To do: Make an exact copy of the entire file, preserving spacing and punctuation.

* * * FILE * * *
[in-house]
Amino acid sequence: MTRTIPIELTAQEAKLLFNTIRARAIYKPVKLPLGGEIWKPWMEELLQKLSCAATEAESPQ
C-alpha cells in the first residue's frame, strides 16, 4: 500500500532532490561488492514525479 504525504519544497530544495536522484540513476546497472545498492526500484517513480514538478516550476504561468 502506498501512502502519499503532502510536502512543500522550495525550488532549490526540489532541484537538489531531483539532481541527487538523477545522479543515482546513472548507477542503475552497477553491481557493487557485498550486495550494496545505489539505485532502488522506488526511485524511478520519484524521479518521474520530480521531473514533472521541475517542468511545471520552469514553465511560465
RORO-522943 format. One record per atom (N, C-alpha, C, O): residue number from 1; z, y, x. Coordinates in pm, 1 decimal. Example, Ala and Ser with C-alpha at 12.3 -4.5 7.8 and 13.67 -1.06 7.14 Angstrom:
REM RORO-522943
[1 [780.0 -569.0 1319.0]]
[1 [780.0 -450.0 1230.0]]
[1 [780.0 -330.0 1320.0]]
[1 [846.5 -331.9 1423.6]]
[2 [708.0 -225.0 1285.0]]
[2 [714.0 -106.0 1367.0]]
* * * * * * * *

[in-house]
Amino acid sequence: MTRTIPIELTAQEAKLLFNTIRARAIYKPVKLPLGGEIWKPWMEELLQKLSCAATEAESPQ
C-alpha cells in the first residue's frame, strides 16, 4: 500500500532532490561488492514525479 504525504519544497530544495536522484540513476546497472545498492526500484517513480514538478516550476504561468 502506498501512502502519499503532502510536502512543500522550495525550488532549490526540489532541484537538489531531483539532481541527487538523477545522479543515482546513472548507477542503475552497477553491481557493487557485498550486495550494496545505489539505485532502488522506488526511485524511478520519484524521479518521474520530480521531473514533472521541475517542468511545471520552469514553465511560465
RORO-522943 format. One record per atom (N, C-alpha, C, O): residue number from 1; z, y, x. Coordinates in pm, 1 decimal. Example, Ala and Ser with C-alpha at 12.3 -4.5 7.8 and 13.67 -1.06 7.14 Angstrom:
REM RORO-522943
[1 [780.0 -569.0 1319.0]]
[1 [780.0 -450.0 1230.0]]
[1 [780.0 -330.0 1320.0]]
[1 [846.5 -331.9 1423.6]]
[2 [708.0 -225.0 1285.0]]
[2 [714.0 -106.0 1367.0]]